Keep workstations clean
Students with fever or cough should not use university computer stations. These students should immediately contact the Student Health Center or their personal health care provider.
Students should use supplied cleaning products to clean keyboards, mouse, flat surfaces, and chair armrest before and after using computer equipment. The suggested contact time for surface cleaning is at least two minutes.
Following surface cleaning, students should wash their hands with soap and water before sitting at the workstation. An approved alcohol gel of at least 60% alcohol is a less preferred substitute.
As a social distancing measure, computer workstations should be separated by 6 feet to avoid cross-station exposure.
Research lab safety
- All researchers should use a personal space distance of six feet between them in all situations including across bench space.
- Face coverings are required in both research and teaching lab environments, in addition to any personal protective equipment (PPE) required for the lab setting (which may include goggles, safety glasses, aprons, gloves, etc.). However, in these lab environments where there is close contact and six feet of physical distance cannot be maintained for an extended period, both a face covering and a face shield are required, in addition to the PPE appropriate for the particular lab.
- In non-bench related research space, maintain physical distance of six feet. On-bench research spaces should be limited to a maximum of 10 people.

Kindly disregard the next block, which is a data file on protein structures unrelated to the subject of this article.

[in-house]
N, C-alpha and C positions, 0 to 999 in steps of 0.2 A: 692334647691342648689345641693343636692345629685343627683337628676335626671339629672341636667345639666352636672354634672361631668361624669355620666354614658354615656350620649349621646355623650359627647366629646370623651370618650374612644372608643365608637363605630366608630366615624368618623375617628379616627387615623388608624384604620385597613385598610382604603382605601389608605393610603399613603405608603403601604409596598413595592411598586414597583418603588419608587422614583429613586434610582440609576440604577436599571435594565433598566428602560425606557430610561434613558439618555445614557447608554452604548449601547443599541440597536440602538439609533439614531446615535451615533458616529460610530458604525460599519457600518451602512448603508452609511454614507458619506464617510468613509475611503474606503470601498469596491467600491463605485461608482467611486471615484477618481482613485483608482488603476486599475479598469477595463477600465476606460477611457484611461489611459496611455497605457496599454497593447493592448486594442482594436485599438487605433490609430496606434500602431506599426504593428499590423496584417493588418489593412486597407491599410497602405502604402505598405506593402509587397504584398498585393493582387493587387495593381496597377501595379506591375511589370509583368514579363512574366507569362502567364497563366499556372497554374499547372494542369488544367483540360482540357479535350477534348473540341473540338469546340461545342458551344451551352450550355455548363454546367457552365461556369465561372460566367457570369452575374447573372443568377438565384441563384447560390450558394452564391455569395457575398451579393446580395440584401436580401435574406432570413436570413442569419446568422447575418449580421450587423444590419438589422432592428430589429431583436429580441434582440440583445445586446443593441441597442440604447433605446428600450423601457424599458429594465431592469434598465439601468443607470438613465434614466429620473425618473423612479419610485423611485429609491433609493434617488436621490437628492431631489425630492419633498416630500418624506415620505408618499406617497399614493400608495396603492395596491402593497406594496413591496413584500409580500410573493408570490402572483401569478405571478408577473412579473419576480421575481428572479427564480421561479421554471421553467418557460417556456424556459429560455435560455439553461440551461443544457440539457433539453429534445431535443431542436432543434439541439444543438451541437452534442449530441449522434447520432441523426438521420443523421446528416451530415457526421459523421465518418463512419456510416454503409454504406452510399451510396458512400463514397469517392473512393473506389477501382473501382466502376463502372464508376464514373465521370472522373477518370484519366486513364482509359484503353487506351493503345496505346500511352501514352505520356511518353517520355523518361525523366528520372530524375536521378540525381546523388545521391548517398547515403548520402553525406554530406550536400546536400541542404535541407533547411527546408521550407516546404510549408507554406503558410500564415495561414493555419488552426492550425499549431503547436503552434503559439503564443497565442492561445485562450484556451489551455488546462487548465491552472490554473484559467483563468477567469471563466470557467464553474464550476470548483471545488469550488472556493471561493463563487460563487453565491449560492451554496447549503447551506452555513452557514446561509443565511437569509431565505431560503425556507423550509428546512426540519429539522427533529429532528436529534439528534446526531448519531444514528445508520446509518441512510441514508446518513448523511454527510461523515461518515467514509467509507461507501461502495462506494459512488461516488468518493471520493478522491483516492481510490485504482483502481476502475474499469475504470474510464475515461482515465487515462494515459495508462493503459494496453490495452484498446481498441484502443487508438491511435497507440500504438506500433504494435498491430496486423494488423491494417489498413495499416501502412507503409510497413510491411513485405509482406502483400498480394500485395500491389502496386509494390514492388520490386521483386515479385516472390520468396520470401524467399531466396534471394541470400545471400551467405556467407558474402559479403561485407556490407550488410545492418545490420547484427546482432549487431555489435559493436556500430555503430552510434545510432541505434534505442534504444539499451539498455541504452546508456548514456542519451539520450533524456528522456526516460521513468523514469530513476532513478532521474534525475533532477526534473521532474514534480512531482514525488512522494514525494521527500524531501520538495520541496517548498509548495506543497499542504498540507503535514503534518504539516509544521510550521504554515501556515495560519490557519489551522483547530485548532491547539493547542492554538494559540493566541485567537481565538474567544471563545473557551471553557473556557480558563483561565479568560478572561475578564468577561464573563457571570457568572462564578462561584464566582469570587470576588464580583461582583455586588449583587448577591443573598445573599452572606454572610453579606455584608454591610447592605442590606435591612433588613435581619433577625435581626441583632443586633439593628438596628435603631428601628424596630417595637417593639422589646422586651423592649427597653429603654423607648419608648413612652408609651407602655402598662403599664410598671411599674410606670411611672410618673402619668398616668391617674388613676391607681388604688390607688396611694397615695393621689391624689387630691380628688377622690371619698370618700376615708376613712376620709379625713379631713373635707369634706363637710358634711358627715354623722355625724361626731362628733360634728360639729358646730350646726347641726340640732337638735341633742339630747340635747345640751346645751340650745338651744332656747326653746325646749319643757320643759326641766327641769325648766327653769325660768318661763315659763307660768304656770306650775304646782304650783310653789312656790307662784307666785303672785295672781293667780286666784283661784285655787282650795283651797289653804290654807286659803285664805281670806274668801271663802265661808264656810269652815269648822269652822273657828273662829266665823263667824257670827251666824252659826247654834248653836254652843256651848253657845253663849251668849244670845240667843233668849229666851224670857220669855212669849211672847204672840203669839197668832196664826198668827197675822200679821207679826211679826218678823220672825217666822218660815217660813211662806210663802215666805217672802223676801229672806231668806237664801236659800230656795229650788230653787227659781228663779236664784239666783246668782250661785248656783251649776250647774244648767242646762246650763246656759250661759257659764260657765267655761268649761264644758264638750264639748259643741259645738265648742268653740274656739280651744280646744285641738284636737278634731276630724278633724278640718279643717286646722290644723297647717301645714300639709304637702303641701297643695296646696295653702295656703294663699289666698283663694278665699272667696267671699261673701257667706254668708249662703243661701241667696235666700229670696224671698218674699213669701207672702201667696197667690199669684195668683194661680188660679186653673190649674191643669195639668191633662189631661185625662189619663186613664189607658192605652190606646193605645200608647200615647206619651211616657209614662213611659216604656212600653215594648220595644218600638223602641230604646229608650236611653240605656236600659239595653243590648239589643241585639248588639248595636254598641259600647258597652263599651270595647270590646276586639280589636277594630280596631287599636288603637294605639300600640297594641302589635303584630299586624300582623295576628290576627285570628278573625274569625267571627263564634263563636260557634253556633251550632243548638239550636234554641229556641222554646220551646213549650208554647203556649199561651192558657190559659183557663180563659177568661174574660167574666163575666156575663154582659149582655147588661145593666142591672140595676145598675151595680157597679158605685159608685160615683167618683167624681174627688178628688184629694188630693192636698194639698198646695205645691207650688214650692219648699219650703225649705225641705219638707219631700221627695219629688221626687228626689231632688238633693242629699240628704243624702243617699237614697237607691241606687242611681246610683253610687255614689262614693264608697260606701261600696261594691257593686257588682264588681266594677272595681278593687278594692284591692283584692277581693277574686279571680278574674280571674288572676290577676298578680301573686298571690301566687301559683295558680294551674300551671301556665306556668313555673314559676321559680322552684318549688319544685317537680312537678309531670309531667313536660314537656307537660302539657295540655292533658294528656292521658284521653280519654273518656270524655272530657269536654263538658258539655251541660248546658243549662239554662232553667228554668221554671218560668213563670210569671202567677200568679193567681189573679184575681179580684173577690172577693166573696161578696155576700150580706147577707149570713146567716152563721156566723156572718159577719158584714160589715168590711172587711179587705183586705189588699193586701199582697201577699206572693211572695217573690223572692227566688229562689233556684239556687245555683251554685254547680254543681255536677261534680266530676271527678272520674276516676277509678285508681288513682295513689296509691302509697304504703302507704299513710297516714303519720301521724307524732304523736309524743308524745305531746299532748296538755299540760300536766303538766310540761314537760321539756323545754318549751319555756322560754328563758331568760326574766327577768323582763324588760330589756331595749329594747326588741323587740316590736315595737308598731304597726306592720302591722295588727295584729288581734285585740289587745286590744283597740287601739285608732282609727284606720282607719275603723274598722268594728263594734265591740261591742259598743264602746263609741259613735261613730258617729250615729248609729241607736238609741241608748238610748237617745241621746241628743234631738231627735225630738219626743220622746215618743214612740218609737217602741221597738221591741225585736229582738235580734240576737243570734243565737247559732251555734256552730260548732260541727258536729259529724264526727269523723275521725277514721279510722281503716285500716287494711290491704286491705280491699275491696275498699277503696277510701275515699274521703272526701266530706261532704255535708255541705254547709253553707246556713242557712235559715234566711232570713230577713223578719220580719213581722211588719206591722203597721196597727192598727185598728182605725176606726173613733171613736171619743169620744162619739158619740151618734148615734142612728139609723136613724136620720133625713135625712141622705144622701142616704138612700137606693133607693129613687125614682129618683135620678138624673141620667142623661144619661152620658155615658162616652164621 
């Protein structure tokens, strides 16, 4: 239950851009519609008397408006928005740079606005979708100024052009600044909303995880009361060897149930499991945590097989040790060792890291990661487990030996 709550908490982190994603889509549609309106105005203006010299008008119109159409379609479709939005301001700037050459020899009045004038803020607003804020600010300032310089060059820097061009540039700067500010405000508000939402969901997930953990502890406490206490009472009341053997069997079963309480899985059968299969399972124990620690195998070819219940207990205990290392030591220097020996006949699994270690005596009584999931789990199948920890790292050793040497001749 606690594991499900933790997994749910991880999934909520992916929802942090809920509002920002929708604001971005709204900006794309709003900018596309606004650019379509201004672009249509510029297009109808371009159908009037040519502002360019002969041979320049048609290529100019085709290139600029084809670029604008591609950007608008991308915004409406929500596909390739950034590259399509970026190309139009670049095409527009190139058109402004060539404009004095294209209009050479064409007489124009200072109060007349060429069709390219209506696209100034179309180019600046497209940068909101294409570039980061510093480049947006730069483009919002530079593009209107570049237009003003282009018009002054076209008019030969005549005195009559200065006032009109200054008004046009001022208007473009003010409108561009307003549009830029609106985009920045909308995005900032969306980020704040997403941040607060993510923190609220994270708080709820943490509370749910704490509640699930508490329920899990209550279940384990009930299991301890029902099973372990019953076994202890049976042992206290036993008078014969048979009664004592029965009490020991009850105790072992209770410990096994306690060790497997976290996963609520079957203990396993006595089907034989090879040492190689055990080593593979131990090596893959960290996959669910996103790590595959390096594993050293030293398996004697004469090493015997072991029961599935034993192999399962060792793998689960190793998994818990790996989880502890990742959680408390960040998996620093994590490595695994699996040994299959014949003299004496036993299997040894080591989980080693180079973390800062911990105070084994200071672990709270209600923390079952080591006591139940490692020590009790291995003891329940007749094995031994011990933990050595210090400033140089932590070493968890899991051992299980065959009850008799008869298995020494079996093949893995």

- The number of people in a lab will be impacted strongly by the square footage of the lab so long as the six-foot personal distance limit can be maintained.
- Consider implementing a rotation time for researchers’ access to shared spaces.
- Implement a cleaning of work space surfaces with appropriate cleaners, especially for shared equipment and computers.
- Please ensure that all personnel in your labs carry their ID card.
- Conduct research group meetings by Zoom.
- Check your own health and be proactive. Take your temperature in the morning prior to coming into work.
- All personnel should stay home if they experience any symptoms.
CDC guidance for higher education institutions
The CDC has issued guidance for higher education institutions to help college and university officials “prevent the spread of COVID-19 among students, staff, and faculty.”
Departments on campus are encouraged to develop business continuity plans to address potential impacts and coping strategies for increased employee absenteeism and cancellation or closure of services and events.
CDC COVID-19 information
The Centers for Disease Control and Prevention (CDC)’s COVID-19 website provides frequent updates and information for the public.
You may have heard the phrase “social distancing” in relation to COVID-19. According to the CDC, social distancing “means remaining out of congregate settings, avoiding mass gatherings, and maintaining distance (approximately 6 feet or 2 meters) from others when possible.”
Social distancing helps limit the spread of COVID-19, according to Dr. Nipunie Rajapakse, an infectious disease expert at the Mayo Clinic.
“It’s transmitted through respiratory droplets generated when someone infected coughs or sneezes,” she says. “We know that these droplets extend about 3 to 6 feet from the person that generates them. If you breathe in the droplets, or they land on your eyes, nose, or mouth then you are at risk of getting infected.
“This is where the concept of social distancing comes in. If we stay away from someone who is sick, or in general, beyond that 6 foot margin, then the risk of being exposed drops dramatically. That’s why some of these recommendations about canceling large meetings and gatherings where people are in very close contact with each other.”
Our March 2020 decision to switch from classroom and lab settings to online teaching is a social distancing measure. Online instruction increases the distance between people and thereby decreases the chances they are exposed if someone around them is sick. “Social distancing has been shown to be effective in slowing the spread of infection during many outbreaks in the past,” says Dr. Rajapakse.